The formation of red blood cells is a highly regulated, multistep process that takes place in our bone marrow. In a recent issue of the leading hematology journal Blood, NYBC scientists Dr. Xiuli An, Head of the Laboratory of Membrane Biology, and Dr. Mohan Narla, VP for Research and Head of Laboratory of Red Cell Physiology, in collaboration with Christopher D. Hillyer, MD, and investigators from Yale and Zhengzhou Universities have identified the TET family of genetic regulators in the control of human red blood cell development. Using molecular manipulation techniques in cultured systems, NYBC co-authors Hongxia Yan, Yaomei Wang, and Xiaoli Qu elegantly showed that TET2 family member plays an important role in early steps of red blood cell developmental pathway while TET3 affects the later stages in red cell formation. As mutation of TET family members, specifically TET2, is associated with many hematologic diseases, these new findings may help to develop therapeutic strategy for patients.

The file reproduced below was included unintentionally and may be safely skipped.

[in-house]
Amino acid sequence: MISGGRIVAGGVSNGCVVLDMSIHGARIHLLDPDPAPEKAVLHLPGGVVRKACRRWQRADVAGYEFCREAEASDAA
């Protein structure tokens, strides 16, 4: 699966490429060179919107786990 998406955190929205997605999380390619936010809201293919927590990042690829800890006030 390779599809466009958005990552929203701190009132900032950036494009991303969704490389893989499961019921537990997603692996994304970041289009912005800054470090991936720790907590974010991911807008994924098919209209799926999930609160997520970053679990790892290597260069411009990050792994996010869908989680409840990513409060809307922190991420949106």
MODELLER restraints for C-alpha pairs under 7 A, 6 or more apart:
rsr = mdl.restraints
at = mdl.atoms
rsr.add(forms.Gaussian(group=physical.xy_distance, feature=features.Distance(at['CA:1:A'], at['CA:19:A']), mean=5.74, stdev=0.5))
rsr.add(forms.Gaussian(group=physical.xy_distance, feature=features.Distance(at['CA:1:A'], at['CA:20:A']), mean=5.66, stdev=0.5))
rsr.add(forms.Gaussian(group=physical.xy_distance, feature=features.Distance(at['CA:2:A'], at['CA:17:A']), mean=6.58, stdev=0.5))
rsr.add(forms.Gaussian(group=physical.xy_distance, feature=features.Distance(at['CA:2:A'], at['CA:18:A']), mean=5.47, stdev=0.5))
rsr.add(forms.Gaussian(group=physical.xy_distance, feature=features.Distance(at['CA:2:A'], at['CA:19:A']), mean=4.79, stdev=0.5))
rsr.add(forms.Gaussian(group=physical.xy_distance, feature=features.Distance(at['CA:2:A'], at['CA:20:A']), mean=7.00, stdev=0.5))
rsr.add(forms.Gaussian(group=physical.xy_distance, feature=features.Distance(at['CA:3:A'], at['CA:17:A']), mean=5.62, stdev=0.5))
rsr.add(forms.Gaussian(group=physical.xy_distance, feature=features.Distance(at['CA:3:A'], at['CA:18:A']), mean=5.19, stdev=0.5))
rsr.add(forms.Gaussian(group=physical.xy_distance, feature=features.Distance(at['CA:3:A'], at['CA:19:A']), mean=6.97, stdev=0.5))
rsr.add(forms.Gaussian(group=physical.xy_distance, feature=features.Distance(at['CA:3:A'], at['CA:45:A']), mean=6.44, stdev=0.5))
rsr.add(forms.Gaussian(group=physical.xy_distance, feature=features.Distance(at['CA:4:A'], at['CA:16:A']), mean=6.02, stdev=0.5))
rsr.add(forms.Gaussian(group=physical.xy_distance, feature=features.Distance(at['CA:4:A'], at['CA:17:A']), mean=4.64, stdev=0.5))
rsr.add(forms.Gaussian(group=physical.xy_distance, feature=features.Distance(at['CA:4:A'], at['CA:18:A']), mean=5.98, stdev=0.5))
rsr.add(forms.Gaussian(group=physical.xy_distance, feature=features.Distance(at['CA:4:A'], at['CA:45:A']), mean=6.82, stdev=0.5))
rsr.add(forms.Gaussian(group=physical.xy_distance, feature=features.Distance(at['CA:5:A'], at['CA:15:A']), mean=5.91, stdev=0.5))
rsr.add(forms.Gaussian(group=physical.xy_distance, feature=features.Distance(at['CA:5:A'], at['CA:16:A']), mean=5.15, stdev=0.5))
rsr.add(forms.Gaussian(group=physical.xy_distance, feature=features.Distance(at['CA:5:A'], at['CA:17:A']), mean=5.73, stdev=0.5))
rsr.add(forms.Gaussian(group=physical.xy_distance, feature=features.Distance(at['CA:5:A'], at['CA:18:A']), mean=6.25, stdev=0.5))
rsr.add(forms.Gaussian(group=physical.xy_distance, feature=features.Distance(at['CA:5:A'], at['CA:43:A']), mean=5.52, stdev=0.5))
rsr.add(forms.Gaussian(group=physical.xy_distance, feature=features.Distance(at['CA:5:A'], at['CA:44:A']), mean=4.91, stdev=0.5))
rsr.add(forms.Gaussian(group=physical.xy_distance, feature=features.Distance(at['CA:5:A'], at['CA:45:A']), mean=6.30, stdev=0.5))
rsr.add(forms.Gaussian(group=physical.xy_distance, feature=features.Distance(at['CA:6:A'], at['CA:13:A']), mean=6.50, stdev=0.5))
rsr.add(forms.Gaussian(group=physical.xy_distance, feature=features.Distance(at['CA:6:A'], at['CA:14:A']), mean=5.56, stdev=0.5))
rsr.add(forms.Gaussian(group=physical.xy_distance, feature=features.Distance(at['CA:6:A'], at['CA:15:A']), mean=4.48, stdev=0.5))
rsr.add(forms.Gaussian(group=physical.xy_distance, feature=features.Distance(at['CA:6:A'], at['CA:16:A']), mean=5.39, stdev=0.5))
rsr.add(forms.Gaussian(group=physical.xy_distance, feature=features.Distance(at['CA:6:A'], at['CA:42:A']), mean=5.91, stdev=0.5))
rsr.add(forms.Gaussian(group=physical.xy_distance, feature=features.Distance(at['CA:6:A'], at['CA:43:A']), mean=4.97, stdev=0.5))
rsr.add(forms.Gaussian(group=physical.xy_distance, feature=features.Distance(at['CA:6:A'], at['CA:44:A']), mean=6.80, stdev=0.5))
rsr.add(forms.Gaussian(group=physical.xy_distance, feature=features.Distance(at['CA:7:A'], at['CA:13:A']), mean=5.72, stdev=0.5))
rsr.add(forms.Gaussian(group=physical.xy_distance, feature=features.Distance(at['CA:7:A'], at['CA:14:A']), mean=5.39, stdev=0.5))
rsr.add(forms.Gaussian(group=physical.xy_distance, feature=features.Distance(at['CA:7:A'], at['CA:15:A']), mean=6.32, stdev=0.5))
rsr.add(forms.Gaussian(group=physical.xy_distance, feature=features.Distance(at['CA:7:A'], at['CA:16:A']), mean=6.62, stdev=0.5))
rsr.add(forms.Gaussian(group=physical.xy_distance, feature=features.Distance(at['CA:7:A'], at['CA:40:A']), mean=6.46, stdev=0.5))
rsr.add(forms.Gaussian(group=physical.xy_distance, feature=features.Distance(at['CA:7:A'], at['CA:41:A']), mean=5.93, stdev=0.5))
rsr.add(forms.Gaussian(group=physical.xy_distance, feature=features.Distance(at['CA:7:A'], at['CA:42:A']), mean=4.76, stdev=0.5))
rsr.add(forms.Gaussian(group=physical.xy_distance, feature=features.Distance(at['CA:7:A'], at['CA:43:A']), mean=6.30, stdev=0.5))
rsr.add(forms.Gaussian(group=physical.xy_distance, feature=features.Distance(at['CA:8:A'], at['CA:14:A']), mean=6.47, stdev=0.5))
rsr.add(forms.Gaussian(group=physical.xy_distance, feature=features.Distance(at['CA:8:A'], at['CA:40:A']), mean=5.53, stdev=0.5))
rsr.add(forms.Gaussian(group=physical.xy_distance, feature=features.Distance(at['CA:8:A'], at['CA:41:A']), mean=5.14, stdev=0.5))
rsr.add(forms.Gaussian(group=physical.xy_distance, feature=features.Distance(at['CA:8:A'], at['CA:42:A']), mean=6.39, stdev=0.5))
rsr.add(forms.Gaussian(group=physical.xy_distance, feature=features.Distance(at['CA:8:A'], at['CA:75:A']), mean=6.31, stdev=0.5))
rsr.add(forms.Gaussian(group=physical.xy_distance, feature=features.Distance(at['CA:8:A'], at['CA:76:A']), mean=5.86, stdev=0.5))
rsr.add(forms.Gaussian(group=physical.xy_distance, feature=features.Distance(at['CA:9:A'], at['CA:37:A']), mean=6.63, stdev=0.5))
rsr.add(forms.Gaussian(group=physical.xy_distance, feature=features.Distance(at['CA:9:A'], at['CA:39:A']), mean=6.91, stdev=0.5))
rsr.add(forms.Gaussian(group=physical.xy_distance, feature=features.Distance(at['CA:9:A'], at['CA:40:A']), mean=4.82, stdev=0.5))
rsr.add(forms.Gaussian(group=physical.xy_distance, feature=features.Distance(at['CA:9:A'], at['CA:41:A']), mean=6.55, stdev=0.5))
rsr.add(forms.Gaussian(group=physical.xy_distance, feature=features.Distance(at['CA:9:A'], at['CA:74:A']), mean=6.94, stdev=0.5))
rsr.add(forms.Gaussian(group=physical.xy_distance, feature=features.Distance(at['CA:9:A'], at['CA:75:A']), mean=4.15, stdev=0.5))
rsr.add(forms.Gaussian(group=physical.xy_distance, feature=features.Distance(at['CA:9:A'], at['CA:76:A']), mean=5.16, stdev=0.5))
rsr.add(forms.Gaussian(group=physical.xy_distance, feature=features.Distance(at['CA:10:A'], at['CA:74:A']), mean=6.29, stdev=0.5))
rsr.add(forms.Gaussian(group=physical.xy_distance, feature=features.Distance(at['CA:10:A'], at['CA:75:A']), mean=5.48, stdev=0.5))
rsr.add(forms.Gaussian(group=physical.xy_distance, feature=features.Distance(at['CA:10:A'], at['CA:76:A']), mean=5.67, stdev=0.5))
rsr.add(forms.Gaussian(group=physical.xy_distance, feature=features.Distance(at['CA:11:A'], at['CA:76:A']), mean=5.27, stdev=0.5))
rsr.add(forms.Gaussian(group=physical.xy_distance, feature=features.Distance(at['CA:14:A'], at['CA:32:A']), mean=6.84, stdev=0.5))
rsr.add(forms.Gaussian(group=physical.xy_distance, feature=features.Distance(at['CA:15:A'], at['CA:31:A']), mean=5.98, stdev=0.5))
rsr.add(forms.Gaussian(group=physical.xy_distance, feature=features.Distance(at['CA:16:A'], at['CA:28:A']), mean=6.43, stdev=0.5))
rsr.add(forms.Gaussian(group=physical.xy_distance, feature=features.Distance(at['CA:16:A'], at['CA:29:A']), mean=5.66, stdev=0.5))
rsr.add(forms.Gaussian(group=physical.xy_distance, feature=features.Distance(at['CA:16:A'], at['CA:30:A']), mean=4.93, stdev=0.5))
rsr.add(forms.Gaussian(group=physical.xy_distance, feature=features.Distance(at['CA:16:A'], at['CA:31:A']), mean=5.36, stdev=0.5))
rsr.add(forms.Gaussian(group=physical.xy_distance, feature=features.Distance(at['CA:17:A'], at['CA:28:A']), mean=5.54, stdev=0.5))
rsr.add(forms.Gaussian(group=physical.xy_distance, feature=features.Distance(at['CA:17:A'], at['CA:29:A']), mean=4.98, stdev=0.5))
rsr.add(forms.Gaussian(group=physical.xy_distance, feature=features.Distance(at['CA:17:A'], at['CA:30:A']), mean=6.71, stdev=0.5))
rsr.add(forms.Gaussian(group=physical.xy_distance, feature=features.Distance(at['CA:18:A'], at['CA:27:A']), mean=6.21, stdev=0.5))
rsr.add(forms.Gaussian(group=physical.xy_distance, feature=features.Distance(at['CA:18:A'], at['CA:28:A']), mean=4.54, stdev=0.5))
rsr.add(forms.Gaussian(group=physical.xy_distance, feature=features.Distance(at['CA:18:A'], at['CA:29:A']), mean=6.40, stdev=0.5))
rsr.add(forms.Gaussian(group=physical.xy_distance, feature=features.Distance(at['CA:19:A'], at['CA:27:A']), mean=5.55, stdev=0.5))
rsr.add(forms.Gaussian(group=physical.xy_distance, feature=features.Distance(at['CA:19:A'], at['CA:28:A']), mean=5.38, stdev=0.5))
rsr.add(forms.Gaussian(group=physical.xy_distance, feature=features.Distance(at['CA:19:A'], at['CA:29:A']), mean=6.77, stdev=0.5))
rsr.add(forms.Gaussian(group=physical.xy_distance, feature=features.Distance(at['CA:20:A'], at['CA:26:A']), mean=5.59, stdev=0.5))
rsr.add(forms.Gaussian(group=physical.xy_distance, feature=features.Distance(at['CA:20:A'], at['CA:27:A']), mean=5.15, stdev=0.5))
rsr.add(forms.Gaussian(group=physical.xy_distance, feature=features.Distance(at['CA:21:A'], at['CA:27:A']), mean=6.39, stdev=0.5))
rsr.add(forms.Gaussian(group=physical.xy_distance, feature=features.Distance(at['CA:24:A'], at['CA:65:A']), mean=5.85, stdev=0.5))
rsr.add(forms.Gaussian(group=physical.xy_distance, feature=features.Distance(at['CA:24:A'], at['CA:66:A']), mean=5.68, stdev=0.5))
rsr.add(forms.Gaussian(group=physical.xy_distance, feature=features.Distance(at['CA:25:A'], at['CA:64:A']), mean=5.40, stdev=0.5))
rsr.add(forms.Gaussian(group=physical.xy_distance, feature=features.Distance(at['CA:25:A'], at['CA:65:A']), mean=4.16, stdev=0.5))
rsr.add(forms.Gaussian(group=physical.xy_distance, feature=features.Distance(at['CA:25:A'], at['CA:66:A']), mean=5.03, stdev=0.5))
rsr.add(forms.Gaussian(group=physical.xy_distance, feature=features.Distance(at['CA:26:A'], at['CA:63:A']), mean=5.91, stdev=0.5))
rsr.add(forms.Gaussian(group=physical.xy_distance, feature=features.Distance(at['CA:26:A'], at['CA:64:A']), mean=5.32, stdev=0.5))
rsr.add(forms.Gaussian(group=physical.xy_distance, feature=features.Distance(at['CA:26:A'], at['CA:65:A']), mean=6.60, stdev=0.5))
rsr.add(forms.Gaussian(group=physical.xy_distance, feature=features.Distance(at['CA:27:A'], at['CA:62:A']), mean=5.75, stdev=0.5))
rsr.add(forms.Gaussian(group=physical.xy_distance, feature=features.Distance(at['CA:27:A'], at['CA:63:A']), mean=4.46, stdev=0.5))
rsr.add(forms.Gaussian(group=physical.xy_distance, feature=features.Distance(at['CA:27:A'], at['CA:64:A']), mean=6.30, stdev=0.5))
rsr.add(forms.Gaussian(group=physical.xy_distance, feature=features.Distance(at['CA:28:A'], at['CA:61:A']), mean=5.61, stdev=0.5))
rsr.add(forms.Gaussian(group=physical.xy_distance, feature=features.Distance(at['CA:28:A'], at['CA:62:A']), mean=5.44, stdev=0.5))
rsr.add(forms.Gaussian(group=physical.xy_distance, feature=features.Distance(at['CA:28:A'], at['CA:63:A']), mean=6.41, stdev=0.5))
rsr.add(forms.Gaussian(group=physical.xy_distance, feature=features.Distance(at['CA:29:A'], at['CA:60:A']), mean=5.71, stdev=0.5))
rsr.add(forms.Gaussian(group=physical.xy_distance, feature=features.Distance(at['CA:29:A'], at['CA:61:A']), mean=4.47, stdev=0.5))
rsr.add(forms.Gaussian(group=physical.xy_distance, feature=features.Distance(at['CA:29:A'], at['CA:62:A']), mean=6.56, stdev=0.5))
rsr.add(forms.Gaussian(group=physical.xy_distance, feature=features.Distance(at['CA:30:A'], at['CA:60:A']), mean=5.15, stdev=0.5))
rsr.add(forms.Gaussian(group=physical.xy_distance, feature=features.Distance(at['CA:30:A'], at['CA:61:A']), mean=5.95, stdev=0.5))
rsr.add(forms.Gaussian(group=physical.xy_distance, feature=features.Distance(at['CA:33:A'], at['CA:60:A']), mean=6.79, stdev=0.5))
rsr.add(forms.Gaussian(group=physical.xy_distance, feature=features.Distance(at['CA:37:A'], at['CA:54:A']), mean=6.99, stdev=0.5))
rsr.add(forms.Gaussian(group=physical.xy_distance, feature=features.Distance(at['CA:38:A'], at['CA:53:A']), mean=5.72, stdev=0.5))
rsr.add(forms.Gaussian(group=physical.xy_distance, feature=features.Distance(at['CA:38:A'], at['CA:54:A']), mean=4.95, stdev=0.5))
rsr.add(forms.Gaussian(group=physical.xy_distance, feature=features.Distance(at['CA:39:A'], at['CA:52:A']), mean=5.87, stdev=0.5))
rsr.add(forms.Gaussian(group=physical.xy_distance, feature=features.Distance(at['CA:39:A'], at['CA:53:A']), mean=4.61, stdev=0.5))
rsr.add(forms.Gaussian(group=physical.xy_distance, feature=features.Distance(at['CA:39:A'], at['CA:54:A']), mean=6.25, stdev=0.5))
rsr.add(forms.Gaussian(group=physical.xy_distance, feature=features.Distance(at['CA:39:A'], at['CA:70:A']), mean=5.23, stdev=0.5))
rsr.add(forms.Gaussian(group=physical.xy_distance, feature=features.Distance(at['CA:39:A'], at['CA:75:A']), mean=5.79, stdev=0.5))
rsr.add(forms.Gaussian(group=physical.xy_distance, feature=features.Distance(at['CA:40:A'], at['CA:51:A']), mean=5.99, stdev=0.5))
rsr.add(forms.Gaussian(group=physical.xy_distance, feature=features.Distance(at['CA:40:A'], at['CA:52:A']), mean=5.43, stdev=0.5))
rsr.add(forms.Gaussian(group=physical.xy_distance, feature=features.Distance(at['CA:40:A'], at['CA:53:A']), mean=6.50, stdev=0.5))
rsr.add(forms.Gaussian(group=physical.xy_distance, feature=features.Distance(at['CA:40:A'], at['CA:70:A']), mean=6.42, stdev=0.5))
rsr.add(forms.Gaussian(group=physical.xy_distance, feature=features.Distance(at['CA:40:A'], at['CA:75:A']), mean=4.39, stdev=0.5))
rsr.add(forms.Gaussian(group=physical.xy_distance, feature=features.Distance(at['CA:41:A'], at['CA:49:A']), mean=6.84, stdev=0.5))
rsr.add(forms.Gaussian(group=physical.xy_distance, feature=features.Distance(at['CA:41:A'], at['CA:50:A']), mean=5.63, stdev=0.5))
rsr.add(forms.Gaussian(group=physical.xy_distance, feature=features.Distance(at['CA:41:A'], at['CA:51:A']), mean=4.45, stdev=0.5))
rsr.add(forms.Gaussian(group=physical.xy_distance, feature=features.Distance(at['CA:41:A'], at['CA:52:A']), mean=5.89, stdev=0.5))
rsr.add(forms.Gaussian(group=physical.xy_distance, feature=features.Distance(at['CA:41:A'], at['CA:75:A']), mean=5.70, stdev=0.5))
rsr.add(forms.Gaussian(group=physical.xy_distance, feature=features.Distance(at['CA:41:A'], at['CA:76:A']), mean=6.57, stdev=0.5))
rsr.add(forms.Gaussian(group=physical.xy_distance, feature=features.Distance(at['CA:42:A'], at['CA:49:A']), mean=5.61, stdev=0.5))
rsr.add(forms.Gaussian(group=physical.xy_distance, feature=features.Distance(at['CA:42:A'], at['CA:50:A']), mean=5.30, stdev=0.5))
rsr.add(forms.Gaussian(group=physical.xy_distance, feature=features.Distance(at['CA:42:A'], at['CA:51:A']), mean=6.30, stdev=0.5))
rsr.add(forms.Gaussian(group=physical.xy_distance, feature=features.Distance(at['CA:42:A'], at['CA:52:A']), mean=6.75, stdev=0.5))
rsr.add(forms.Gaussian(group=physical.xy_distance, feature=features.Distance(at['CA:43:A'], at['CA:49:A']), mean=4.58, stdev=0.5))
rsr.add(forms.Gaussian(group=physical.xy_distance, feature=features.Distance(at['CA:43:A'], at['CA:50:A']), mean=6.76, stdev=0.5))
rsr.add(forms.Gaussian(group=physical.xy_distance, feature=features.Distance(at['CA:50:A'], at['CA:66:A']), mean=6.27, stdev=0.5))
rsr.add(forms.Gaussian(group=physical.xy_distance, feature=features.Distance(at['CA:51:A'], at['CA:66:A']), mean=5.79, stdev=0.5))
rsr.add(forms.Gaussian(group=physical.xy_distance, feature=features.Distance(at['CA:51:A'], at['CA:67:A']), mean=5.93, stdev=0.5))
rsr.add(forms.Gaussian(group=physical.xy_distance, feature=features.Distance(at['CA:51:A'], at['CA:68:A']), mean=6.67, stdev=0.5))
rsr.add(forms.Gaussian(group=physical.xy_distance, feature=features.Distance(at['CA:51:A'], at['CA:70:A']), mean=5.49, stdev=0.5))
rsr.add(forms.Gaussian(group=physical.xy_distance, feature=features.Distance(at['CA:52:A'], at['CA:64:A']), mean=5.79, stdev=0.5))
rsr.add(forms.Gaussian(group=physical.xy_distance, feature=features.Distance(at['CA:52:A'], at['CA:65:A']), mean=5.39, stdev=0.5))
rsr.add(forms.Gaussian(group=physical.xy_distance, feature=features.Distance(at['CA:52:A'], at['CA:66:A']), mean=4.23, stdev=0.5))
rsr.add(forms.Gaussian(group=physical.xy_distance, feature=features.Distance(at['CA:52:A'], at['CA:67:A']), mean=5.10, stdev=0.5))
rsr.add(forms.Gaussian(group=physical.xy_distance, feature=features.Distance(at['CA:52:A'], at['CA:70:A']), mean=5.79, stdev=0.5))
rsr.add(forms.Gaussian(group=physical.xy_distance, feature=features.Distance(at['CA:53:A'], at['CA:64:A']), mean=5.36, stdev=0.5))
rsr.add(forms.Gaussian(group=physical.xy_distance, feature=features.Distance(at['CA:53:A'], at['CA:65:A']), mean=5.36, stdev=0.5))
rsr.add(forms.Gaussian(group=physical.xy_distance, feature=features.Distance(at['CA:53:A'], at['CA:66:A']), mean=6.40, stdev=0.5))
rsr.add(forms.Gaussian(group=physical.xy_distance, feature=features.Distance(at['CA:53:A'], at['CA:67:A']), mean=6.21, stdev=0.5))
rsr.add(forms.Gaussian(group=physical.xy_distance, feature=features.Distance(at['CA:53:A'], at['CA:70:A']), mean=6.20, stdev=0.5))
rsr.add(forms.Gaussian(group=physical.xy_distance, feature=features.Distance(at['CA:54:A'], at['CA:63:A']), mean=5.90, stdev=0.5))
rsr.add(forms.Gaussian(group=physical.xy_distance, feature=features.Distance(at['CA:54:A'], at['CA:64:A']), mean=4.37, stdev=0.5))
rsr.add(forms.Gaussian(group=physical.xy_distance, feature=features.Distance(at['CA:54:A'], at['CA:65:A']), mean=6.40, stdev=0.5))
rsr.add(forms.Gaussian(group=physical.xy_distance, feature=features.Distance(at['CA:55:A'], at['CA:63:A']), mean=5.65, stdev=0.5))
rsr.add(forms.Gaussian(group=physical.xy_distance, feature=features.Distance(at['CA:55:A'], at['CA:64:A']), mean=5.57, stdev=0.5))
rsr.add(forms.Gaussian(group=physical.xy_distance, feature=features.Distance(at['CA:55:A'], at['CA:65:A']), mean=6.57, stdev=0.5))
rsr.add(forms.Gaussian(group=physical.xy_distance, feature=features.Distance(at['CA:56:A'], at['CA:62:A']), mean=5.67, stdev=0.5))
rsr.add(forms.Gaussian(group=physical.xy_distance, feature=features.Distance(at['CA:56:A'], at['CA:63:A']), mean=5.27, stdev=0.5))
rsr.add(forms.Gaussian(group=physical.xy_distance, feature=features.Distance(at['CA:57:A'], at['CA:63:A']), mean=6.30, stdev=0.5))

Images from Yan et al study showing abnormal nuclei in late stage TET3 deficient erythroblasts (red cell precursors). 

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